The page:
The side Walcha’s 2017 incarnation will be hoping to emulate will reminisce their premiership success this weekend.
The 1997 Rams side are the club’s last to win the Heath Shield, and to tie in with Saturday’s Central North grand final are holding a 20-year reunion.
Former players are traveling from far and wide to forge old ties and cheer on the current Rams crop as they tackle undefeated defending champions Pirates.
Similarly it was a Tamworth-based team the Rams conquered in 1997 – defeating premiers Tamworth Magpies.
Then thanks to a sharp backline and a dominant forward pack led by their two Russian front-row imports the Rams had finished minor premiers.
But a rib injury to giant lock and captain Angus Kirton coupled with the two hard men returning to Krasny Yar, saw the Rams capitulate to an in-form Magpies outfit 34-10 in the major semi-final. They then prevailed 10-5 over Moree in a dour struggle to earn a rematch with the Magpies.
Undefeated the previous season and boasting four country representatives the Tamworth side went into the decider as favourites.
The game commenced at a cracking pace, with the contest in the balance at the 25-minute mark and both sides playing expansive mistake-free running rugby.
One of the decisive moments from a Rams’ perspective came when fullback Jim Bindon fell rampaging former Gordon and Country Cockatoos centre Michael Huxley after a clean break in open space, saving a certain try.
Another turning point occurred on the Tamworth tryline just prior to half time. Walcha’s country rep and scrum-half Hamish McLaren charged down a clearing kick with his face, regained his composure and scored near the posts to put the Rams ahead at the break.
From then on, Walcha managed to hold parity in the scrum and out-enthuse their more fancied opponents across the park.
The victory was sealed with a try on full-time to plucky winger Steve Hoy.
Former President John Walker remembers the sea of red and boisterous Walcha supporters filling the opposing side of the field.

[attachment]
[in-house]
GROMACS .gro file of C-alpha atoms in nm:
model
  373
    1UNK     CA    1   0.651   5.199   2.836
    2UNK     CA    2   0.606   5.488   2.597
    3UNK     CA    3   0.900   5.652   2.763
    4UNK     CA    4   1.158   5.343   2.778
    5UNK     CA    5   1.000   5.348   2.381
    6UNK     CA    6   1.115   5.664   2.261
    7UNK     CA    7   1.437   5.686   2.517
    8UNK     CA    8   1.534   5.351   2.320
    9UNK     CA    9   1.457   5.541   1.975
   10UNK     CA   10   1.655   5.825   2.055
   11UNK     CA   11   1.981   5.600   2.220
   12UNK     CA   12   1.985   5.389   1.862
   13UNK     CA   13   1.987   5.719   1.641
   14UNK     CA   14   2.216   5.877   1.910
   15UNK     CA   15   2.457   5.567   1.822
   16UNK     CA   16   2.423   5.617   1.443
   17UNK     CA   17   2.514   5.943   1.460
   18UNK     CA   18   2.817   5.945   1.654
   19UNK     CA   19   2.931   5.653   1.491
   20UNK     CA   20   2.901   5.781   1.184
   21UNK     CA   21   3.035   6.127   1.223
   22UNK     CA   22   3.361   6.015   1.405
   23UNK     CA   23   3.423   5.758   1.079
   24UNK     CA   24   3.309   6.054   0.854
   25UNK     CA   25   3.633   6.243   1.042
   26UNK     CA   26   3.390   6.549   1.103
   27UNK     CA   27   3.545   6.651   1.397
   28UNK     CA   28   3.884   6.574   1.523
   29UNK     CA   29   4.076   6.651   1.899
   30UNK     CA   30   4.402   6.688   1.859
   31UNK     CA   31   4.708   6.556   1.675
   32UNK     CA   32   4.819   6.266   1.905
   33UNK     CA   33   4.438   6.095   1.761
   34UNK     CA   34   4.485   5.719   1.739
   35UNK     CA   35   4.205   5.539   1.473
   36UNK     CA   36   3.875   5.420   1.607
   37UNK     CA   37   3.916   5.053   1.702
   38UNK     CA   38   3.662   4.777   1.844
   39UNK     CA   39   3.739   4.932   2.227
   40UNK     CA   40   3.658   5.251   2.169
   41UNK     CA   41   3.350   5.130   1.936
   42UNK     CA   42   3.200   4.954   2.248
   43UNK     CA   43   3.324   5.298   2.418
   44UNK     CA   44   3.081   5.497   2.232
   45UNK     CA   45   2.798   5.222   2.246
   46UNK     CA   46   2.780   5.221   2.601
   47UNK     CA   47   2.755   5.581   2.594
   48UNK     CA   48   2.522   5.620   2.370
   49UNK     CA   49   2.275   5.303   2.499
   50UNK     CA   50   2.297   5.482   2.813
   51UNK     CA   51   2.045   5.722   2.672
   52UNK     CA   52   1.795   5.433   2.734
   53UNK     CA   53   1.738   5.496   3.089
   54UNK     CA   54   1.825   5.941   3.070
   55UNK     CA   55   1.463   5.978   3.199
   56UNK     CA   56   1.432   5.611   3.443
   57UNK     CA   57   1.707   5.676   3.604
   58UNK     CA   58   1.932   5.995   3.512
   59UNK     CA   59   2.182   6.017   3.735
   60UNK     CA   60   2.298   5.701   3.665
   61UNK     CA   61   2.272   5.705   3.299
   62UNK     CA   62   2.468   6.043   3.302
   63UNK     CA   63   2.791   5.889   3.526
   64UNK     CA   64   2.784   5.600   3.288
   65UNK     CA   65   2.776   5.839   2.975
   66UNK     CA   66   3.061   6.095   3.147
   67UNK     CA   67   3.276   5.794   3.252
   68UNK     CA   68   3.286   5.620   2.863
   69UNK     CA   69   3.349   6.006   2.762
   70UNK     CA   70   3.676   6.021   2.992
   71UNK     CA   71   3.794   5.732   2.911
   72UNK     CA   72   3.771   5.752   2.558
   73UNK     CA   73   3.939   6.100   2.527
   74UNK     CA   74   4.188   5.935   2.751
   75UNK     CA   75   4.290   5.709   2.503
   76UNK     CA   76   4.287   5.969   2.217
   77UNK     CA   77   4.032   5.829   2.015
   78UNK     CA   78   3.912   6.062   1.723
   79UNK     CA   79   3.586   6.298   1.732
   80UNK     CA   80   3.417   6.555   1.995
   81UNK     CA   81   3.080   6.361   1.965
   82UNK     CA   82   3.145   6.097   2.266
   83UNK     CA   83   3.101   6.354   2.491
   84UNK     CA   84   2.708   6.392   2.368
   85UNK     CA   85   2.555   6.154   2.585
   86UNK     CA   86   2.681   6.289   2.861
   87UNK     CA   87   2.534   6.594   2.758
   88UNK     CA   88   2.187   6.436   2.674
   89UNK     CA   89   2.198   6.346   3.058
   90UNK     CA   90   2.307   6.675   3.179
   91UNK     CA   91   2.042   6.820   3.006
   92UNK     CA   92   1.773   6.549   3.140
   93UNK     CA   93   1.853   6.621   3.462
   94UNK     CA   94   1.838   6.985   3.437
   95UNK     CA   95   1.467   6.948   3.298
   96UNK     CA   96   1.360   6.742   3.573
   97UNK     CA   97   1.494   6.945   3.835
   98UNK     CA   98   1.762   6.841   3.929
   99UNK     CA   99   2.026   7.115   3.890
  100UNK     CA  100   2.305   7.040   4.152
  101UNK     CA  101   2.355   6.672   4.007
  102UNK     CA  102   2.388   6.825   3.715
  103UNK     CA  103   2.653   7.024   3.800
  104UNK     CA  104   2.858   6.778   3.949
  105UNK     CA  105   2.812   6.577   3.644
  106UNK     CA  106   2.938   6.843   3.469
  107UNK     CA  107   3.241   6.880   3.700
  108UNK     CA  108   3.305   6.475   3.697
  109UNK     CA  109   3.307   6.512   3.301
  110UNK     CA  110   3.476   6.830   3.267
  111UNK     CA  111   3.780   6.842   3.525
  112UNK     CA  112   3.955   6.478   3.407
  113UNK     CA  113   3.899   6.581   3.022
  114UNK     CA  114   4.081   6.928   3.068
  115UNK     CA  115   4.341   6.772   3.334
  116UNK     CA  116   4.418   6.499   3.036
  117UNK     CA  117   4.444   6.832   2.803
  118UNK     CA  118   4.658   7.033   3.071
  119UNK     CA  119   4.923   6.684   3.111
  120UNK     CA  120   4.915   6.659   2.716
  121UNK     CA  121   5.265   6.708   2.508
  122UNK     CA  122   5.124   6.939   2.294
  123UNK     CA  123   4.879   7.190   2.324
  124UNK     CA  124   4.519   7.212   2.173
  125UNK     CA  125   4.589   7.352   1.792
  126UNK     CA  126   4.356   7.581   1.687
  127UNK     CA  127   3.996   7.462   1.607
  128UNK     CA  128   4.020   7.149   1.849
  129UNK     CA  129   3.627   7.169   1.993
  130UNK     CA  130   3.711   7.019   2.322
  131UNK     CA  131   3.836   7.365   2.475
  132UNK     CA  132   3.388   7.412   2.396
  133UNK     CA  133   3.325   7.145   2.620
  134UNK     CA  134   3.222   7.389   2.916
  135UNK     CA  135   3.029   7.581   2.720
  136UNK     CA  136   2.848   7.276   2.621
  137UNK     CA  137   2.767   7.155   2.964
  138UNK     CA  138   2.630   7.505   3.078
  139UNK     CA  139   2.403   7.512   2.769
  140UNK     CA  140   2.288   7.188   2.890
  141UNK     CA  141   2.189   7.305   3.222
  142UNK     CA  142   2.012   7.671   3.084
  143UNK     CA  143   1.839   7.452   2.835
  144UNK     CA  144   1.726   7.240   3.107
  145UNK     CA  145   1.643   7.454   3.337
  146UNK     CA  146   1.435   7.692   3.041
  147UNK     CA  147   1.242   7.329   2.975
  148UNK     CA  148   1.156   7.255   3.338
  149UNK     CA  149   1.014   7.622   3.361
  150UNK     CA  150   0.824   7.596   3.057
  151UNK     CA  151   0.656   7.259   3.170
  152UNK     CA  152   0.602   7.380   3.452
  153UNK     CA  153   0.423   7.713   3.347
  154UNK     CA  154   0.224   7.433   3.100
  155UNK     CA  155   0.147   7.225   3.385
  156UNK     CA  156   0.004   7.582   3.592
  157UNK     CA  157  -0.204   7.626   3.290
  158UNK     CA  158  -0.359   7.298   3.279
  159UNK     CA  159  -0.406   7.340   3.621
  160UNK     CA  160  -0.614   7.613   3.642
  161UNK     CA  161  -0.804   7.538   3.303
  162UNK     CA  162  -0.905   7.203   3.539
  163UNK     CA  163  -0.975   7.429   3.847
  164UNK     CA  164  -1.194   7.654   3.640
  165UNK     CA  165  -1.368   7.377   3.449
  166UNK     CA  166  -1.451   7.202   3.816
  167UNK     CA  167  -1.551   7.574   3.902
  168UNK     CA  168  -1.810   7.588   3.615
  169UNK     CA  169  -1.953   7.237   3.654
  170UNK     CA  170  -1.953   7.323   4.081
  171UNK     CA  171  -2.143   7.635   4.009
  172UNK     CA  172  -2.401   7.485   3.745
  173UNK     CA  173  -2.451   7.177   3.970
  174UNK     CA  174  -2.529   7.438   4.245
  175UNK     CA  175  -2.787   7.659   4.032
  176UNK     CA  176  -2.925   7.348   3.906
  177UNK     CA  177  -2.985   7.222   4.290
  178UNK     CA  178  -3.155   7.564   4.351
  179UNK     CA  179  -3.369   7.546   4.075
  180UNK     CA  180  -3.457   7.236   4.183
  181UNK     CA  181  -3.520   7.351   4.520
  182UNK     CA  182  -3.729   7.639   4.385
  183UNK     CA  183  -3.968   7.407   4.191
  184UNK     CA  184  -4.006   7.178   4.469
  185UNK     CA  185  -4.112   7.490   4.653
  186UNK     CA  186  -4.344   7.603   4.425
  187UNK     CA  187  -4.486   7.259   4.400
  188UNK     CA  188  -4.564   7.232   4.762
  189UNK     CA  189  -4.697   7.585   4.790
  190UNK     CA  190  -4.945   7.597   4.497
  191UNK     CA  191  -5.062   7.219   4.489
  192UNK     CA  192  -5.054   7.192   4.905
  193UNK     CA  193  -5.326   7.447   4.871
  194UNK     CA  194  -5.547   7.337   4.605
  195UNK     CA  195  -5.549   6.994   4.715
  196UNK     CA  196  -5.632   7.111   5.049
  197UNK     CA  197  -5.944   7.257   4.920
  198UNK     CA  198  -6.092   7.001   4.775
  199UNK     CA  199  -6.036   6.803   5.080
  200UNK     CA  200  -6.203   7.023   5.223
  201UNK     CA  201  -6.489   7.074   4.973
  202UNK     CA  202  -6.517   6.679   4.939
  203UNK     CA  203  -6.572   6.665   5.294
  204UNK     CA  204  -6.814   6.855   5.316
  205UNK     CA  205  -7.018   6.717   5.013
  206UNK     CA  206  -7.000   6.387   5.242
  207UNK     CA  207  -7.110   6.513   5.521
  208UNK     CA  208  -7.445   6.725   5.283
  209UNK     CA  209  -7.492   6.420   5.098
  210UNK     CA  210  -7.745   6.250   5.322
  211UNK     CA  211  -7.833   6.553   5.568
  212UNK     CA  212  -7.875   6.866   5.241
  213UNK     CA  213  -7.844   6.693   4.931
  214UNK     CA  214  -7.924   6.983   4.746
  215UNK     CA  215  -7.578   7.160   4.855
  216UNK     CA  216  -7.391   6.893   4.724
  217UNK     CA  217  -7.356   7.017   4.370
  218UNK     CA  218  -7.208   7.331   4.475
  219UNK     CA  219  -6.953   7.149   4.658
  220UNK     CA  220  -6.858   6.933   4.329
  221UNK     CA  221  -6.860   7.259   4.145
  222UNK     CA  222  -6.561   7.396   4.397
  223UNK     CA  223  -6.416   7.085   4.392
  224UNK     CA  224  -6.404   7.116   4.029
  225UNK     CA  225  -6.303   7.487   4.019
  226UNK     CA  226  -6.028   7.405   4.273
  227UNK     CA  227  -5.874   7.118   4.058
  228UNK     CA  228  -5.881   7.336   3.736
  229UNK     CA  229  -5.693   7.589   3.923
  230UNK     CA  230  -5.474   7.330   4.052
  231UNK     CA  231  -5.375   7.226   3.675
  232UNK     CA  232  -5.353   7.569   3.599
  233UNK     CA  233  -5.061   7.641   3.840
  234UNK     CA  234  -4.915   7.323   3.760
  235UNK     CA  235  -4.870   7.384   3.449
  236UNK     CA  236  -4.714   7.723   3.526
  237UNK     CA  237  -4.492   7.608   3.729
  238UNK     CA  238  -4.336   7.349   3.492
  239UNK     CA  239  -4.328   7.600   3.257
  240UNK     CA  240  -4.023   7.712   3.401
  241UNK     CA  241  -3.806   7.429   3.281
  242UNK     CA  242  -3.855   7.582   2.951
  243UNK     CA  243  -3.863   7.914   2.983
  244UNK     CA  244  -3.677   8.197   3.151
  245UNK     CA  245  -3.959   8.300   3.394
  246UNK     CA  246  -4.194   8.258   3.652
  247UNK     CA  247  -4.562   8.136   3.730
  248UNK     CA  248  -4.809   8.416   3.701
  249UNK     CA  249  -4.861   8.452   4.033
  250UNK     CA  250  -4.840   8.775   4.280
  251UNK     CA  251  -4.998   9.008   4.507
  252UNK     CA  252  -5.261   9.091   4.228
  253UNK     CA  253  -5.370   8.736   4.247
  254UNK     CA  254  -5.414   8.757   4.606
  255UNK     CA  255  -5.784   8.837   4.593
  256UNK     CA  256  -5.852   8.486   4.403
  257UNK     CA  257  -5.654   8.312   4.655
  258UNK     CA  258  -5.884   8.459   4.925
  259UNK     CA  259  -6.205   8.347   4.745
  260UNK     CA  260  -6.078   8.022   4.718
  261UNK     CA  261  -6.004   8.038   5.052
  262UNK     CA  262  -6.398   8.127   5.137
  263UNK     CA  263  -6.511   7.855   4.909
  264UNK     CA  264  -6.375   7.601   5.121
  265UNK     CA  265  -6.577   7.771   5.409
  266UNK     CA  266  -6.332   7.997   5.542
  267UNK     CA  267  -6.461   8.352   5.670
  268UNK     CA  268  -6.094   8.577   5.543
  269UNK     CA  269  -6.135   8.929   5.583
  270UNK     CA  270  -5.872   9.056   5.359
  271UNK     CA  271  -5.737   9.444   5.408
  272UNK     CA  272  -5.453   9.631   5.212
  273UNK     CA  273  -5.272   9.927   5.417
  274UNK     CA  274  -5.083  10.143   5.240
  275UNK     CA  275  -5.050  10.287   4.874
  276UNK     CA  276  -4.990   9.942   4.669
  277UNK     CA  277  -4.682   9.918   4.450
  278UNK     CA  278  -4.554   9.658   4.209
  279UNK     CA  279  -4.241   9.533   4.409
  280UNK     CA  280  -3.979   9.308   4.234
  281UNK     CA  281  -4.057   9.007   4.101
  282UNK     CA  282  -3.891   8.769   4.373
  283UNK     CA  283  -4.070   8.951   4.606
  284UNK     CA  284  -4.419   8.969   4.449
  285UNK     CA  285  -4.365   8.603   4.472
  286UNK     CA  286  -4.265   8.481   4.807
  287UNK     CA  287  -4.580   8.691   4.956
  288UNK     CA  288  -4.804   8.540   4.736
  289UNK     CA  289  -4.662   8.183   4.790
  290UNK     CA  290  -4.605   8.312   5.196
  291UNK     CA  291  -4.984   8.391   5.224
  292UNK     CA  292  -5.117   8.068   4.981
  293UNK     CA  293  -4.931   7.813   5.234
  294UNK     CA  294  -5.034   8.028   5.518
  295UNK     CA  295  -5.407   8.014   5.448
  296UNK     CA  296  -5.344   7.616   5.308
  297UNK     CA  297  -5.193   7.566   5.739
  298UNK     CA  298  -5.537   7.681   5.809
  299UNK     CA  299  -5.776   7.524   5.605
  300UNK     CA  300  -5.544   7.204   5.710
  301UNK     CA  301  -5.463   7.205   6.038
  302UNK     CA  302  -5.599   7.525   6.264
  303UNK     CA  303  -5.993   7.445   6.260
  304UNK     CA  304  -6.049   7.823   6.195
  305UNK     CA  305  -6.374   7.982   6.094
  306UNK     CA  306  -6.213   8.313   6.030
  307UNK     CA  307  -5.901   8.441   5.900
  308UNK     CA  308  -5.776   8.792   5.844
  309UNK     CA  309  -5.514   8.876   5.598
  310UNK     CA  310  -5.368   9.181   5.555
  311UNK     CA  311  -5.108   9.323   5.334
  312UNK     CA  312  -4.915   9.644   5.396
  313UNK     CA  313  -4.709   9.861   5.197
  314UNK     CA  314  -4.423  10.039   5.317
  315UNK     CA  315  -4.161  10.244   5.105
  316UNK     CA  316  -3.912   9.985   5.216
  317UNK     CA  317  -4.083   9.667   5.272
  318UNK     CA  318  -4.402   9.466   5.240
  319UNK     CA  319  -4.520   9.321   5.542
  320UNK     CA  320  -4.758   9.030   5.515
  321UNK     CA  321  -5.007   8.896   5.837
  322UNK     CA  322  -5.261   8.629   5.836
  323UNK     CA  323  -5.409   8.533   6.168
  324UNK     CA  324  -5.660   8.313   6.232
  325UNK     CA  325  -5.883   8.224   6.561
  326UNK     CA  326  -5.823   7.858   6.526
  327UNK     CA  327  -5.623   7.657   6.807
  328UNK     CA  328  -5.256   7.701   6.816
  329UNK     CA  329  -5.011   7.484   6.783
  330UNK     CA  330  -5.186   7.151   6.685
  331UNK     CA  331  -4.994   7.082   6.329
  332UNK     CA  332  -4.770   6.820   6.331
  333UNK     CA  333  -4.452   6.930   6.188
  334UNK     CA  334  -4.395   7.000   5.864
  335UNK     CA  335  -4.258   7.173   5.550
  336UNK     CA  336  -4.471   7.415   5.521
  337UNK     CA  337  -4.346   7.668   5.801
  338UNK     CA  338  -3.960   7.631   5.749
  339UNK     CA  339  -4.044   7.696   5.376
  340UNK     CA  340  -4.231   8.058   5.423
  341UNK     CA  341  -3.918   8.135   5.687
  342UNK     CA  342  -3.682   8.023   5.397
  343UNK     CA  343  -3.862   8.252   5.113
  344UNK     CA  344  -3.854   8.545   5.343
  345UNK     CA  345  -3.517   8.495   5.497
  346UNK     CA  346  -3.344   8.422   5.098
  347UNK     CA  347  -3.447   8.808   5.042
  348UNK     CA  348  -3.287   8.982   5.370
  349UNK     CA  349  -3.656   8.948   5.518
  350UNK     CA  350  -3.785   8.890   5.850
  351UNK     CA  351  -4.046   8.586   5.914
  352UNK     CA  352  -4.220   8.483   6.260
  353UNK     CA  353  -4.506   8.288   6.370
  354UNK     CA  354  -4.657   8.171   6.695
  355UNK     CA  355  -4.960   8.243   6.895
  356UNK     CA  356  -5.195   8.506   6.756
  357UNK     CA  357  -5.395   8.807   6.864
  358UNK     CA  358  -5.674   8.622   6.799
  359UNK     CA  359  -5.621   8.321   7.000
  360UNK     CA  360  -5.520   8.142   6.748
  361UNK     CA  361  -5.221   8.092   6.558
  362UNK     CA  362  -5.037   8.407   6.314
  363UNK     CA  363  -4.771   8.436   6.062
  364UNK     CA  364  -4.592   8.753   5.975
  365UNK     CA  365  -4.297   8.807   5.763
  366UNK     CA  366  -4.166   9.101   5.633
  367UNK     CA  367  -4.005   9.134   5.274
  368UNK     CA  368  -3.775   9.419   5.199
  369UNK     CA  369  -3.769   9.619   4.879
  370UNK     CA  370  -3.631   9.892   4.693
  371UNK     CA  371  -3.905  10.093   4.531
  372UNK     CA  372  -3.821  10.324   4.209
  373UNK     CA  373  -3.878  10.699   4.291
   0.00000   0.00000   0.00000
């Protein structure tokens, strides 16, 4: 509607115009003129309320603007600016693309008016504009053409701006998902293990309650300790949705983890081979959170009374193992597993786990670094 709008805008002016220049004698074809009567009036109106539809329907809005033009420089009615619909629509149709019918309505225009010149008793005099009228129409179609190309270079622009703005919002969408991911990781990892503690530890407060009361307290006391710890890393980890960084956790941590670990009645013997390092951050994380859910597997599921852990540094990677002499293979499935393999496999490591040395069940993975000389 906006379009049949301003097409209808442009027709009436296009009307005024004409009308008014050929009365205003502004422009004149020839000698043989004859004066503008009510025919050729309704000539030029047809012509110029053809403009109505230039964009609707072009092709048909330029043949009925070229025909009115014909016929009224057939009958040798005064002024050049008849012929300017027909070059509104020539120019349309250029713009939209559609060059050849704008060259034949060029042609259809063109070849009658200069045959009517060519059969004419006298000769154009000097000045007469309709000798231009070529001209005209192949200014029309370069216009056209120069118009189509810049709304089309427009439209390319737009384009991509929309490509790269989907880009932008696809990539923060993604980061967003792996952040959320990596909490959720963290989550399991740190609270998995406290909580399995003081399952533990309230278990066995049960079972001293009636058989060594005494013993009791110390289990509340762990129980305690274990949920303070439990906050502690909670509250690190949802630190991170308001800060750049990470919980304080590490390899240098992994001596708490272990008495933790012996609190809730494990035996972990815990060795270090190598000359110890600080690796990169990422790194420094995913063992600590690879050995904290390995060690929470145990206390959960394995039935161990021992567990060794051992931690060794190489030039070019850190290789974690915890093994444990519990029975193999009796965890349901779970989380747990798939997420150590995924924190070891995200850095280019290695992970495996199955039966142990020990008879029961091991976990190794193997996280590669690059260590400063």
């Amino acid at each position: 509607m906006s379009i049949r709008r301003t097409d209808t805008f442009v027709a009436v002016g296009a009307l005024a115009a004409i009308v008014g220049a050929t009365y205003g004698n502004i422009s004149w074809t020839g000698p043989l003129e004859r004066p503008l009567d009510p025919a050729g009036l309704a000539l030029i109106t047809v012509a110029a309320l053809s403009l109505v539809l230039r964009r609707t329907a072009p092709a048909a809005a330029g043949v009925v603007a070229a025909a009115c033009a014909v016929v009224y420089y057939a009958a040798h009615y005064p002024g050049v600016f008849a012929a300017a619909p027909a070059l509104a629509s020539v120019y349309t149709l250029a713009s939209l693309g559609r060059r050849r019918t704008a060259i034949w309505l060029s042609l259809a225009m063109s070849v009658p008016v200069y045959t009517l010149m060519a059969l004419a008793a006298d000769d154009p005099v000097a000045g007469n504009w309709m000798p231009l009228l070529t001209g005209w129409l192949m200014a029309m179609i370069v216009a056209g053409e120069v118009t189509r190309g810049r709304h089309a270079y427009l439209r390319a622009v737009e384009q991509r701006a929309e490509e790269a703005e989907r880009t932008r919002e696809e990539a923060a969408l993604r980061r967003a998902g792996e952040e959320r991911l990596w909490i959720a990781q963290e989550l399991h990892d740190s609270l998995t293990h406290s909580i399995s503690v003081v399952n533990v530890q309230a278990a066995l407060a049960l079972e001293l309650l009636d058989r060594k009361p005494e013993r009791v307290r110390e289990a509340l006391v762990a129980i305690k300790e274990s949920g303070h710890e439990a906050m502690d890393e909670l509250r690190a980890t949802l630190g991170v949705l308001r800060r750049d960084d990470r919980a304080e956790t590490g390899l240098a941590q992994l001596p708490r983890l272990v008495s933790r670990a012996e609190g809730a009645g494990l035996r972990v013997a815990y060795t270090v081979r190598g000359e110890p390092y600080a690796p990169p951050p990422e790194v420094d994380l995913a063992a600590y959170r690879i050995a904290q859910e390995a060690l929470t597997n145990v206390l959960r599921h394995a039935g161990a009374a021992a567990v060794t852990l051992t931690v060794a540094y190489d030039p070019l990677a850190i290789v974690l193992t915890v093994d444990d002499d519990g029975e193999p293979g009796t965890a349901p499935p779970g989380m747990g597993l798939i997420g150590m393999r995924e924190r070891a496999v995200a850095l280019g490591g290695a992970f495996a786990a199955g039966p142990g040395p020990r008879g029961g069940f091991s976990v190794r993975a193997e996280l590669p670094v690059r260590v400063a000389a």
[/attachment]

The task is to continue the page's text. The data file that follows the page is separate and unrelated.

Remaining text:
“It was almost a home game for us - the crowd was unbelievable,” he said.
“We were rank underdogs with injuries and team selections.”
Two of the successful side will have a direct involvement on Saturday, with Barry Hoy and Hyde Thomson co-coaching the Rams.
Hoy was also at the helm back in 2012 – the last time the Rams featured in the decider - alongside current president Andrew Crawford.
He recalled an alignment of tough footballers and a tight social bond.
“The players got along well, took footy seriously and enjoyed each other’s company – and still do,” he said.
“Training sessions often got unruly afterwards at the local hotel, sometimes even on Tuesday nights.
“At the time, many of the players carried scars from narrow grand final losses in 1994 and 1995, and had become determined not to let each other down on grand final day”.
Co-coaches John Leah and Jock Laurie highlighted the club’s depth, with Leah also remarking on the team’s fitness.
“Training was competitive. KC (trainer) had the boys doing hill sprints carrying bricks and doing beep tests in fitness sessions which was unheard of,” he said.
“The players were in their prime. Reserve grade was unlucky to lose in the final the previous week and juniors were also strong. This meant we had fit, fresh talent coming off the bench”.
Playing in five grand finals for the Rams in the 90s, including the 1997 success, Crawford knows how special this weekend will be.
“We’ve got a spirited club and proud rugby community. It’s a big assignment for our boys to knock off an undefeated Pirates team - but stranger things have happened,” he said.